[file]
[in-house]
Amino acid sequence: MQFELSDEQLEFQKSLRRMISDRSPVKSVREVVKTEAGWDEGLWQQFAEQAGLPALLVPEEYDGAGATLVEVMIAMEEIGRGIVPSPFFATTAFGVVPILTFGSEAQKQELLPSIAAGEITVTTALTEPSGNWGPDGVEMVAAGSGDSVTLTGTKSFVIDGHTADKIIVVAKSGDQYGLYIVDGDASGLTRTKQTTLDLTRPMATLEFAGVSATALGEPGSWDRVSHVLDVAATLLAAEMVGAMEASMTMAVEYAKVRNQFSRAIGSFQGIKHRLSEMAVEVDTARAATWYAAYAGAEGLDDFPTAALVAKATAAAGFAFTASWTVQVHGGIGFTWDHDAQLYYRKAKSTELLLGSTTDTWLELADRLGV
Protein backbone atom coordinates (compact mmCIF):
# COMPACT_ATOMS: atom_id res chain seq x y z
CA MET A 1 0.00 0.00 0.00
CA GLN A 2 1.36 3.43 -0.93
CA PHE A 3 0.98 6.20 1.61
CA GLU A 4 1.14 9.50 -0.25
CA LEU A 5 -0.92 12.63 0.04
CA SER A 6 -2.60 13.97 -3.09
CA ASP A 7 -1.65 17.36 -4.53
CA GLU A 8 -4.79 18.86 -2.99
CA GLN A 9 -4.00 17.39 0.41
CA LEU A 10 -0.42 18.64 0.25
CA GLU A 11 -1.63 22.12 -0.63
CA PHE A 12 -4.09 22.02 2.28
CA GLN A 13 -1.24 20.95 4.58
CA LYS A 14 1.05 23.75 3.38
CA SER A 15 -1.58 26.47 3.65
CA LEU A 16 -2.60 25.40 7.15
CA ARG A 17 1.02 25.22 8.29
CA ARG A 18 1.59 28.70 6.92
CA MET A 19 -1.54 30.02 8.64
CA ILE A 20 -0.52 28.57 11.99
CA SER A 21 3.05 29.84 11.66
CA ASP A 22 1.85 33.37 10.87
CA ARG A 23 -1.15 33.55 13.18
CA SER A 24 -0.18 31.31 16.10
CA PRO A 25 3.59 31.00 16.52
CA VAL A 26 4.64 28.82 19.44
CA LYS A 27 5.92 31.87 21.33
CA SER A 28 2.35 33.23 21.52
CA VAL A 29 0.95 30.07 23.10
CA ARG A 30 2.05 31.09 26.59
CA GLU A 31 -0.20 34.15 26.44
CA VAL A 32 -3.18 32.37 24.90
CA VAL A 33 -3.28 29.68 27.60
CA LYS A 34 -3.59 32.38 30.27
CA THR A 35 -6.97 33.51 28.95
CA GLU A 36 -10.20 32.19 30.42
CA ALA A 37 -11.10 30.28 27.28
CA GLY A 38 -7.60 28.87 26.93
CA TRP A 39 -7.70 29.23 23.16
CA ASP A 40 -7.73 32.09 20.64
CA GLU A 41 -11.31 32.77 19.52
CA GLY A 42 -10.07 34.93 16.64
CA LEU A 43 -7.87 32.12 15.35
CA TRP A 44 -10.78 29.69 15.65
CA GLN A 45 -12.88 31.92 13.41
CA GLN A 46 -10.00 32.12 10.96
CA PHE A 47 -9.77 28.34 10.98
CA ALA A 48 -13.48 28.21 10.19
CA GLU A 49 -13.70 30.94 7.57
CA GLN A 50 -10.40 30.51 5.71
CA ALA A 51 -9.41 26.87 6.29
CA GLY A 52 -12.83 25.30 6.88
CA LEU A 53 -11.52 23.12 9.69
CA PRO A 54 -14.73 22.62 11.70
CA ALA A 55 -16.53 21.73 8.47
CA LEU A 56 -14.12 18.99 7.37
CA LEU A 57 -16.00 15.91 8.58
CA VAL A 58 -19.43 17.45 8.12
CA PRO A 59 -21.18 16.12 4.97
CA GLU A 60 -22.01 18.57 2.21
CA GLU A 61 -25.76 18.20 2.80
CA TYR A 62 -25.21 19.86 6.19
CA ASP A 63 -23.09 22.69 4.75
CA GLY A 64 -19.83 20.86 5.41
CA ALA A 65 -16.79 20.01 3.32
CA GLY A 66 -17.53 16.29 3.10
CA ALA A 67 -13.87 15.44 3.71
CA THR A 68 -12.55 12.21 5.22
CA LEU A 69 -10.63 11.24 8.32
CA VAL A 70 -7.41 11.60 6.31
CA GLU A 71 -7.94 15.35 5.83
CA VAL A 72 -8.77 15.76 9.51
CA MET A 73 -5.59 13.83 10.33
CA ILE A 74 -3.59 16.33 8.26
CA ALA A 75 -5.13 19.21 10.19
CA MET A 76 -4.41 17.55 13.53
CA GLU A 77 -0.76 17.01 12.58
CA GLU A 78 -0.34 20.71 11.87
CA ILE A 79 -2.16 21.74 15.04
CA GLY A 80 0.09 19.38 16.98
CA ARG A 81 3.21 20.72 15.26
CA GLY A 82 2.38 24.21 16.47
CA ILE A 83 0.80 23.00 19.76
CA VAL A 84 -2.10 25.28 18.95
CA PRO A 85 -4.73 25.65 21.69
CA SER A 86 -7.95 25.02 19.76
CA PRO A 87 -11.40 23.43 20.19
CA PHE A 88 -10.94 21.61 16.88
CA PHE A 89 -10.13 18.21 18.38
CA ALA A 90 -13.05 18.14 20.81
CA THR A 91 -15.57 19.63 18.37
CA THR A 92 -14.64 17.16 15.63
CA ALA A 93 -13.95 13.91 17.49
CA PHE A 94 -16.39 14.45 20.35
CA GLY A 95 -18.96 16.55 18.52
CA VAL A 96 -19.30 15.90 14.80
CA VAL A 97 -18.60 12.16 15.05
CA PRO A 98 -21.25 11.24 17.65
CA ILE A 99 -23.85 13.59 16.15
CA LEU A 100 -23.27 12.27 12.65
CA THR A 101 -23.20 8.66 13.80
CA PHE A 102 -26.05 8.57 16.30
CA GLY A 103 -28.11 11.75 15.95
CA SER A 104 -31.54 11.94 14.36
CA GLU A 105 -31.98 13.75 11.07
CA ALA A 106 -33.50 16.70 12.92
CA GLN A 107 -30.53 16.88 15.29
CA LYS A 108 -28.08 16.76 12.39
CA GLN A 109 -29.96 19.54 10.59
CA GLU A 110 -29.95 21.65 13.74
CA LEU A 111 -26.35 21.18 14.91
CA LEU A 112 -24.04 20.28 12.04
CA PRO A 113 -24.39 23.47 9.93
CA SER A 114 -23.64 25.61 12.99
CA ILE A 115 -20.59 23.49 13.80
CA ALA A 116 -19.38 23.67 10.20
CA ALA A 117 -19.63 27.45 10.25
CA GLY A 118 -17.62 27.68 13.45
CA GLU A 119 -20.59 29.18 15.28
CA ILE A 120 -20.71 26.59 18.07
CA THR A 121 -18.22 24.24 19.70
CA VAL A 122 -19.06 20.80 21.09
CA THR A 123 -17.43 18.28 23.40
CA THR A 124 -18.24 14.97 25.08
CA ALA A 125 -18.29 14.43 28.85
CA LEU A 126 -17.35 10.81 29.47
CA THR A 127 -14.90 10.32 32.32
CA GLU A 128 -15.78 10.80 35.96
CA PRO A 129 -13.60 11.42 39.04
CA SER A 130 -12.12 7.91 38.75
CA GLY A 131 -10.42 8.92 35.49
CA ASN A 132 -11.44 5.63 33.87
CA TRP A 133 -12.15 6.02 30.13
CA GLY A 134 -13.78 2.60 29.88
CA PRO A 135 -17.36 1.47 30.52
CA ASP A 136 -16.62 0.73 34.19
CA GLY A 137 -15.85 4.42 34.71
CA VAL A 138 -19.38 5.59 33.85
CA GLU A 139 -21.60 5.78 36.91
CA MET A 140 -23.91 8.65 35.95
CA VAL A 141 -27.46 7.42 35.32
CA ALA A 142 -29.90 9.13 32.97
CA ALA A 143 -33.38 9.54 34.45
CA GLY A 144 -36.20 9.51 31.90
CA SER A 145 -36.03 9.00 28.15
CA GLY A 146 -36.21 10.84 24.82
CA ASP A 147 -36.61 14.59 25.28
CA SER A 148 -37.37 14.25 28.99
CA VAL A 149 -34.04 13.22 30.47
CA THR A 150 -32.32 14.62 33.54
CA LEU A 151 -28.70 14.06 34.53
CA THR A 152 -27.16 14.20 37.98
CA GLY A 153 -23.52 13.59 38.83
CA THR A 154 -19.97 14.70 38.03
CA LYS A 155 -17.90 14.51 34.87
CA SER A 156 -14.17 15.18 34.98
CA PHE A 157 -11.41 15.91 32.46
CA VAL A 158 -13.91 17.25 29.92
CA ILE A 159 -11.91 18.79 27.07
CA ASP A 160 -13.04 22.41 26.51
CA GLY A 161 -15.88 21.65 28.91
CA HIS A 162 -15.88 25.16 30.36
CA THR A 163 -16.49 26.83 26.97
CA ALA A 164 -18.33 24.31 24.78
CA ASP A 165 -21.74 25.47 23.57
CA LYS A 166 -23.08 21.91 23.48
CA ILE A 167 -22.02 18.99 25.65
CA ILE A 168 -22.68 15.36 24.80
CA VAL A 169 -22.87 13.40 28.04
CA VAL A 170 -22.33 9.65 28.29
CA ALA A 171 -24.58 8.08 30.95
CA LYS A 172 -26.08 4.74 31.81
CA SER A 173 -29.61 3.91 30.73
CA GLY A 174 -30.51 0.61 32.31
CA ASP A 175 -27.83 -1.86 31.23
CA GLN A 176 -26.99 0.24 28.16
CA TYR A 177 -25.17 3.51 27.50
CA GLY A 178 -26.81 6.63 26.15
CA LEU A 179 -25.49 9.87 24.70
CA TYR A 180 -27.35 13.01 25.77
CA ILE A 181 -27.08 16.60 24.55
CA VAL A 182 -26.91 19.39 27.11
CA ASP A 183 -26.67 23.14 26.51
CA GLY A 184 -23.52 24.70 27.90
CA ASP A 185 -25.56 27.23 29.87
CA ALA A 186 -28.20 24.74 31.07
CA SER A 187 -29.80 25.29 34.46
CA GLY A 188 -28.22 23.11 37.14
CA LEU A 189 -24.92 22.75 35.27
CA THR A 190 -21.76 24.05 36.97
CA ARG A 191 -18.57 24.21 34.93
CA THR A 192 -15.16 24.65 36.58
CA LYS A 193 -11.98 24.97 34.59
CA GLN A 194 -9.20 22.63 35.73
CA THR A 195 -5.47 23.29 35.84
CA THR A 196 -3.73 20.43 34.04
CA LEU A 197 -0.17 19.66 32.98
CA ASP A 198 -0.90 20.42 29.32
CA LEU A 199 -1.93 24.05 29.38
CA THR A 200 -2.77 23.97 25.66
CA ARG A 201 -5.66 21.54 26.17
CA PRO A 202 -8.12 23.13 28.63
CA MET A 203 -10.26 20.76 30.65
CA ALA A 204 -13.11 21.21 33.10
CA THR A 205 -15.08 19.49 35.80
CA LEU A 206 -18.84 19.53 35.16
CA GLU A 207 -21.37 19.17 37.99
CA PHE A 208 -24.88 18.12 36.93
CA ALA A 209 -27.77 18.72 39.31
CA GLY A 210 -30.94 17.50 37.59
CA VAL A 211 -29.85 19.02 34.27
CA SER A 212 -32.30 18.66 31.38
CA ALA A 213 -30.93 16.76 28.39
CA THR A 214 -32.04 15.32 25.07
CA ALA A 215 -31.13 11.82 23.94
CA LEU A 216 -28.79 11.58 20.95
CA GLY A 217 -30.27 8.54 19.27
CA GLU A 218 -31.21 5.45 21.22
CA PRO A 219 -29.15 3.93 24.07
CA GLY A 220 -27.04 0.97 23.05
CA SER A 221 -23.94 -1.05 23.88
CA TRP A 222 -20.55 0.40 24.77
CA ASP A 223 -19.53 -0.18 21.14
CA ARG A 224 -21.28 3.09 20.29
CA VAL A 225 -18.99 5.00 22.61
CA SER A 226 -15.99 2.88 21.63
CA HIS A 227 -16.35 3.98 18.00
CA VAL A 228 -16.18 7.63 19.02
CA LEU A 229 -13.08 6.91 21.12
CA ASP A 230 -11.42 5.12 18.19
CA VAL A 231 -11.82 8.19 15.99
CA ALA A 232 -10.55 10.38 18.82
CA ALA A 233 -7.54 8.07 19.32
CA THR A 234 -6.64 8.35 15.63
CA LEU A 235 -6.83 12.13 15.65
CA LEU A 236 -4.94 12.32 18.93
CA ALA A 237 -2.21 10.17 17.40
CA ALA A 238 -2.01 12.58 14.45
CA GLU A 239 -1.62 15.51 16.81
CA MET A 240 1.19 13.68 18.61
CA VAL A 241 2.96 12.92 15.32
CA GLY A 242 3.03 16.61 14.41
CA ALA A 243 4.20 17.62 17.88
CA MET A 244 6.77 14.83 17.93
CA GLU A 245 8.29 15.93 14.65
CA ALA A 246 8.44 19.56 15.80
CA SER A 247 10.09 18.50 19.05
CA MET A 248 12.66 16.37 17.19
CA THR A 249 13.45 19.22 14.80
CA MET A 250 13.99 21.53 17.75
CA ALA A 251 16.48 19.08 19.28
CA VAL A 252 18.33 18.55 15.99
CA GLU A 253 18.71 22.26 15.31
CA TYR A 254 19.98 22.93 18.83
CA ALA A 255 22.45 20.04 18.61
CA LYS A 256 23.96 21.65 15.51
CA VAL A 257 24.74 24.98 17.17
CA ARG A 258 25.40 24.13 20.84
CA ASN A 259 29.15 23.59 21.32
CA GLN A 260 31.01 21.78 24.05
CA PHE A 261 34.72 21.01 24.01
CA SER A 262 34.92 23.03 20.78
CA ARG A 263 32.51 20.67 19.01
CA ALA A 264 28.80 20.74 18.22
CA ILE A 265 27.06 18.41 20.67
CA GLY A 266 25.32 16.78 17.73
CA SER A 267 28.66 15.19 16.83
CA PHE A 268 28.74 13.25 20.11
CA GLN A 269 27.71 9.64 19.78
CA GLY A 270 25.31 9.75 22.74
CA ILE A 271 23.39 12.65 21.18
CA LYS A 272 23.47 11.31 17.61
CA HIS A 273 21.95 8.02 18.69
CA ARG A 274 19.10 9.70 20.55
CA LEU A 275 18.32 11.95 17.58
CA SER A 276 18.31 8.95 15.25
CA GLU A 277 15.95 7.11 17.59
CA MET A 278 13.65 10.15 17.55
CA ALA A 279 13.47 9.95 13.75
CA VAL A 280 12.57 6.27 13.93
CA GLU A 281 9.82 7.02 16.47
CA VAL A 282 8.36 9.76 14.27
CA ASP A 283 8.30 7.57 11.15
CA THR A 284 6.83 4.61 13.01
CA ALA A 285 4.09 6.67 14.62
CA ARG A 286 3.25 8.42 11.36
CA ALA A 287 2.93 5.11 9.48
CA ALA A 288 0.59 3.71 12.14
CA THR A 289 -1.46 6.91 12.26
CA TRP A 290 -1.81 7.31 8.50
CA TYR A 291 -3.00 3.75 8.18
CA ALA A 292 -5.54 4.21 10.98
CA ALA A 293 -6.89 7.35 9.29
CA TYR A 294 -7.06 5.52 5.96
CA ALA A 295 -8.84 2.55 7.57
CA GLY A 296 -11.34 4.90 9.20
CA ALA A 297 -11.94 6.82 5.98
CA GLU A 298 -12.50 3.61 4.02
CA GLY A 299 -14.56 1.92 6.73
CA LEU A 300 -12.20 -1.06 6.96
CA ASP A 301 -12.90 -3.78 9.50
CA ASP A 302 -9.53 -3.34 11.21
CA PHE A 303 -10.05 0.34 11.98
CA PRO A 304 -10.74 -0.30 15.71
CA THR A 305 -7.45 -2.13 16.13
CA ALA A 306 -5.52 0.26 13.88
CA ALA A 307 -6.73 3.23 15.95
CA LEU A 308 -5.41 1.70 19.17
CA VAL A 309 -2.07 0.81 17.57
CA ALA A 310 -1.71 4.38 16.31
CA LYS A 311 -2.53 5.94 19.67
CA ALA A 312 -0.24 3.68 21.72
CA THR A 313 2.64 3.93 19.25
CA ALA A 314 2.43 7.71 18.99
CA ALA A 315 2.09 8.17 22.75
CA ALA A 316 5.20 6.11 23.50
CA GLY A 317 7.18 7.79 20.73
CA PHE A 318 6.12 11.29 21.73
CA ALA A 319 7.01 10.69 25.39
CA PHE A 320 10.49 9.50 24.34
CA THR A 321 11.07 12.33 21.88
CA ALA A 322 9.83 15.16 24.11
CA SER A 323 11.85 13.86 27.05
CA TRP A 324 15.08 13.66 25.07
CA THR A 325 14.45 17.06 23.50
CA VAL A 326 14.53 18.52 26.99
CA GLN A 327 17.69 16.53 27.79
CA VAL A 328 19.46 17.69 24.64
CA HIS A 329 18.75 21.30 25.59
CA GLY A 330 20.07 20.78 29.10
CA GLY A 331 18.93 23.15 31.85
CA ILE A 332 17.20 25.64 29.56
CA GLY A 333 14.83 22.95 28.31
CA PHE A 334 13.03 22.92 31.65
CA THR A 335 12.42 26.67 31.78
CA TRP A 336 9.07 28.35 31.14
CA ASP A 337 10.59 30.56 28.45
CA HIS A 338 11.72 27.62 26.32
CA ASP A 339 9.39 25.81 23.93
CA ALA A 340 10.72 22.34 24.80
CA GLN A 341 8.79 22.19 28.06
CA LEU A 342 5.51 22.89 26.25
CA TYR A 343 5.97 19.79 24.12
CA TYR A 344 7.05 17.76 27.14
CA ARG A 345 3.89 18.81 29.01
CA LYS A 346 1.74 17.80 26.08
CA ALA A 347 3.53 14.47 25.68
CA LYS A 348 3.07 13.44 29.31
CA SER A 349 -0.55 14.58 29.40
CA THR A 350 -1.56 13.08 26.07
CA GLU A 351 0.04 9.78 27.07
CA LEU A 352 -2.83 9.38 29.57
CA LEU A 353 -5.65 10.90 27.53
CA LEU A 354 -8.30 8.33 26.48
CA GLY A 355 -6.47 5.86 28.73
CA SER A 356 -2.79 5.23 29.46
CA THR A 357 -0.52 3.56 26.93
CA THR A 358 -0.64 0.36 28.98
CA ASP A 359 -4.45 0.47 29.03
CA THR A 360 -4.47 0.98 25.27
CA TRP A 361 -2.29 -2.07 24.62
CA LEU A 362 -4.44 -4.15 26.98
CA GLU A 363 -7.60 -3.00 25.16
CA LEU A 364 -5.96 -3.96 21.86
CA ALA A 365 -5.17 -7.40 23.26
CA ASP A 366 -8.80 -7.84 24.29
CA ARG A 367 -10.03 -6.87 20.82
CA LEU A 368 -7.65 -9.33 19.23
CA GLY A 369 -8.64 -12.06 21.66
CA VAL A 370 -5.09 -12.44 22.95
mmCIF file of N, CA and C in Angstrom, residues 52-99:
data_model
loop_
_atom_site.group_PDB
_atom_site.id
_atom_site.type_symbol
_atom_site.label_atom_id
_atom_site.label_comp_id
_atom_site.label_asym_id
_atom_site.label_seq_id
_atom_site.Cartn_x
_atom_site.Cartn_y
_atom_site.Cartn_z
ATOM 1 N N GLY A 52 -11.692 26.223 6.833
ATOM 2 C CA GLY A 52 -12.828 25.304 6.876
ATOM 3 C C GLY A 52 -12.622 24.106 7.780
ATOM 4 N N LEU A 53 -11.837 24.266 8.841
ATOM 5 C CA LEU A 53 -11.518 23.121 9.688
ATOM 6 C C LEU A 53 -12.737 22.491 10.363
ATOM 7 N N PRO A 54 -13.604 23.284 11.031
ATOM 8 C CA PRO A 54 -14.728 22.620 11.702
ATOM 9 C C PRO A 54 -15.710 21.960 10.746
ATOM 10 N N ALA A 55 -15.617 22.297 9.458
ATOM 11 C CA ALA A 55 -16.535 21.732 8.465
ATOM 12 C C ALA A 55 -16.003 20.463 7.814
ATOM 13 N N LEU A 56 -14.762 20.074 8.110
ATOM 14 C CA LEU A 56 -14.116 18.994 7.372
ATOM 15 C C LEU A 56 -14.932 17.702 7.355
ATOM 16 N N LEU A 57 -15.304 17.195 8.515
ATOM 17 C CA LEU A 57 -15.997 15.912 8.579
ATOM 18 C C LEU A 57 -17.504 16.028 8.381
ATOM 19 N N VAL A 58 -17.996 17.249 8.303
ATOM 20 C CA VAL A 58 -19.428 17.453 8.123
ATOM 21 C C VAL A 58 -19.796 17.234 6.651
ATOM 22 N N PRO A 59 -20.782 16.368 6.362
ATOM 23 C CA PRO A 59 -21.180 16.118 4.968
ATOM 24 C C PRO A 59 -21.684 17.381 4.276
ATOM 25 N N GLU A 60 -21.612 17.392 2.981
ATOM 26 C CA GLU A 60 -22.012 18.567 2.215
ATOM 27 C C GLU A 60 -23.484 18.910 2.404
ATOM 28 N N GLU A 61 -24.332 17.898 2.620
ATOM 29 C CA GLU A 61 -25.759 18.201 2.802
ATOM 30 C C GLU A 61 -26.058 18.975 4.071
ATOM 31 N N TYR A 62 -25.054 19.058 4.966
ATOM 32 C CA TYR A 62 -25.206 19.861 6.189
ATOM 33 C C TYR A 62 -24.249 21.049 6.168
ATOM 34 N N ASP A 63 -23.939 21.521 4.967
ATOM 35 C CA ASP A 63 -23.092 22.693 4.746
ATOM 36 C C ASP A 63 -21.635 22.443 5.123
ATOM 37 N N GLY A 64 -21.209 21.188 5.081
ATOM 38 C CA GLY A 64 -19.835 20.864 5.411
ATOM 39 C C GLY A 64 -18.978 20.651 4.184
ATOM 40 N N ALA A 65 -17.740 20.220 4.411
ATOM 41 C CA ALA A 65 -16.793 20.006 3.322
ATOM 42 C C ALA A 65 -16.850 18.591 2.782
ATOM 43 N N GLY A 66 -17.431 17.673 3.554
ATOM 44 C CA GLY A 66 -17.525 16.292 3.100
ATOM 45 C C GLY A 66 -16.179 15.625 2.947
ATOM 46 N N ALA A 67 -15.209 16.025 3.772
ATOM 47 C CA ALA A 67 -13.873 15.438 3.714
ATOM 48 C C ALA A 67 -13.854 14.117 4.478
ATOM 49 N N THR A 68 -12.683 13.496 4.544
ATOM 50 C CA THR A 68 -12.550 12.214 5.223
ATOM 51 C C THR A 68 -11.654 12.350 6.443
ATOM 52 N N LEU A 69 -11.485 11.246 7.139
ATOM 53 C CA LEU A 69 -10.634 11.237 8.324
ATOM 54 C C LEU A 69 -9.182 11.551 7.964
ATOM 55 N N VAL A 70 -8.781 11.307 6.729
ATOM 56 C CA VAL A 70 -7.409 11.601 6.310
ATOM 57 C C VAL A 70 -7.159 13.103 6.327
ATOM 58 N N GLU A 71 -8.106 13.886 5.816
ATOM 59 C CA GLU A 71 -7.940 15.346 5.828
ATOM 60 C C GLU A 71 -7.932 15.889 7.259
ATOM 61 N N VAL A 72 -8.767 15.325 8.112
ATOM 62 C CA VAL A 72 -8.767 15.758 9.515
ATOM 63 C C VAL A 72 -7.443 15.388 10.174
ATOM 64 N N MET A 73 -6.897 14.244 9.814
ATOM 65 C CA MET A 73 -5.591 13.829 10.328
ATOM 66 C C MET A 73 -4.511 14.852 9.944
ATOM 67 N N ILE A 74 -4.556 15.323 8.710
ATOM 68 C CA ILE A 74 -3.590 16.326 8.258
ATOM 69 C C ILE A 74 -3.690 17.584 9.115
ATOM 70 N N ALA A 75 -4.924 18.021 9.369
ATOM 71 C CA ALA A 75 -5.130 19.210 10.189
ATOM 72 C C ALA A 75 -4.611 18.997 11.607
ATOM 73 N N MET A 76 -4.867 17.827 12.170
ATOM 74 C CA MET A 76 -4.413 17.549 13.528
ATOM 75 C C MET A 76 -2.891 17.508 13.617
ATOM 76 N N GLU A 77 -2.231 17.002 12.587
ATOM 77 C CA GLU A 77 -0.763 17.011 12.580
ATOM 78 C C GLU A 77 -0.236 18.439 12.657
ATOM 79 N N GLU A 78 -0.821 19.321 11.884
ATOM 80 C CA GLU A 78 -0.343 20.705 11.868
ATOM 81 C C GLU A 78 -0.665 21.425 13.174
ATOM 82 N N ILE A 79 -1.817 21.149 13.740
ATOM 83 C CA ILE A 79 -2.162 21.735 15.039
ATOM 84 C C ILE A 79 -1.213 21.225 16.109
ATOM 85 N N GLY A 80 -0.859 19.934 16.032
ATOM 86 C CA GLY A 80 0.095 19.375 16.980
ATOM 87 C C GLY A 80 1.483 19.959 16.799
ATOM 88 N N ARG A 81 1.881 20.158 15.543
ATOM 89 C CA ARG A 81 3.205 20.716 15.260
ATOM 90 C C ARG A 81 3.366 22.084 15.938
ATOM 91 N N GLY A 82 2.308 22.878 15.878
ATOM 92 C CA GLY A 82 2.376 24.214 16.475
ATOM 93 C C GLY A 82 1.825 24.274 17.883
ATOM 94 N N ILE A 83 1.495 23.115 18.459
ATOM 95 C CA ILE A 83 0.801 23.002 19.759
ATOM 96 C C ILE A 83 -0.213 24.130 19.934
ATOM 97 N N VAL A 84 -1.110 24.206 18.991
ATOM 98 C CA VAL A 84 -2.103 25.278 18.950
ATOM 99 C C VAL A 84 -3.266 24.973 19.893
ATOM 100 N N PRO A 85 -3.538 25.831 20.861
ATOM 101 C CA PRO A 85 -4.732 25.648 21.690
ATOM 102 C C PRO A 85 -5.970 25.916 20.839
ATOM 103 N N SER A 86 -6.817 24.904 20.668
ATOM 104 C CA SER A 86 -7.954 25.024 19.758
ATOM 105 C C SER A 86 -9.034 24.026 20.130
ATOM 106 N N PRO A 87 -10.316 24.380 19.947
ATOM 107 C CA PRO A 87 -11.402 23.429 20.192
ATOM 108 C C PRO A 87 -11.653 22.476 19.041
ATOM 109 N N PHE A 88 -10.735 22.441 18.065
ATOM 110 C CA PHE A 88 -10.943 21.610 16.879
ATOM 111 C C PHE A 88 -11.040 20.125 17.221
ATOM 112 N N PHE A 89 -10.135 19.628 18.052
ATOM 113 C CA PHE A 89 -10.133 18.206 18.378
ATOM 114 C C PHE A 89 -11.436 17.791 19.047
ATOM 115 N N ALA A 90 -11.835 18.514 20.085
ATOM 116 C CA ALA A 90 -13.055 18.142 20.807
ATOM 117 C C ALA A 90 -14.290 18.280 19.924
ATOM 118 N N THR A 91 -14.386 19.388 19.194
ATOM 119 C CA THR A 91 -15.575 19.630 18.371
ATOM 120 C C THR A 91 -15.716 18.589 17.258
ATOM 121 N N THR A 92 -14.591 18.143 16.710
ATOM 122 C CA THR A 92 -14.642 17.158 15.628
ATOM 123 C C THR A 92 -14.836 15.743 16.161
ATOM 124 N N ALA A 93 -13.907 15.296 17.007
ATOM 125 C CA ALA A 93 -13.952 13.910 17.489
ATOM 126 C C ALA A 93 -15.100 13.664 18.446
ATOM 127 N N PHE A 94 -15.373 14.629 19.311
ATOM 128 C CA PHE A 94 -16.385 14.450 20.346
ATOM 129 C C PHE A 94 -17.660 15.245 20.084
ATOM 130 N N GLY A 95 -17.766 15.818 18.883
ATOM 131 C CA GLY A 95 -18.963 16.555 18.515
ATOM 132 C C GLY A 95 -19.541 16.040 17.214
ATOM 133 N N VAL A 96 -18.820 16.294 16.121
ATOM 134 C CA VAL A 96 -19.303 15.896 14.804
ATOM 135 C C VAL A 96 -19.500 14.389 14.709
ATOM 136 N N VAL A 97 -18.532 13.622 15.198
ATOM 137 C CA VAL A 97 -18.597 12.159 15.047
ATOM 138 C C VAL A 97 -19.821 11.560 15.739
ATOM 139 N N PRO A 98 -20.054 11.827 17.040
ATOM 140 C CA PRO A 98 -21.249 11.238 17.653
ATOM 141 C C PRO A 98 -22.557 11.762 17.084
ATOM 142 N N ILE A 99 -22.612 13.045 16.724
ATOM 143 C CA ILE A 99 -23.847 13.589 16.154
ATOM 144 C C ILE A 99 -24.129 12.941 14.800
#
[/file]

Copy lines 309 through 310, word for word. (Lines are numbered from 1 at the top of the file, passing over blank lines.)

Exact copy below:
CA THR A 305 -7.45 -2.13 16.13
CA ALA A 306 -5.52 0.26 13.88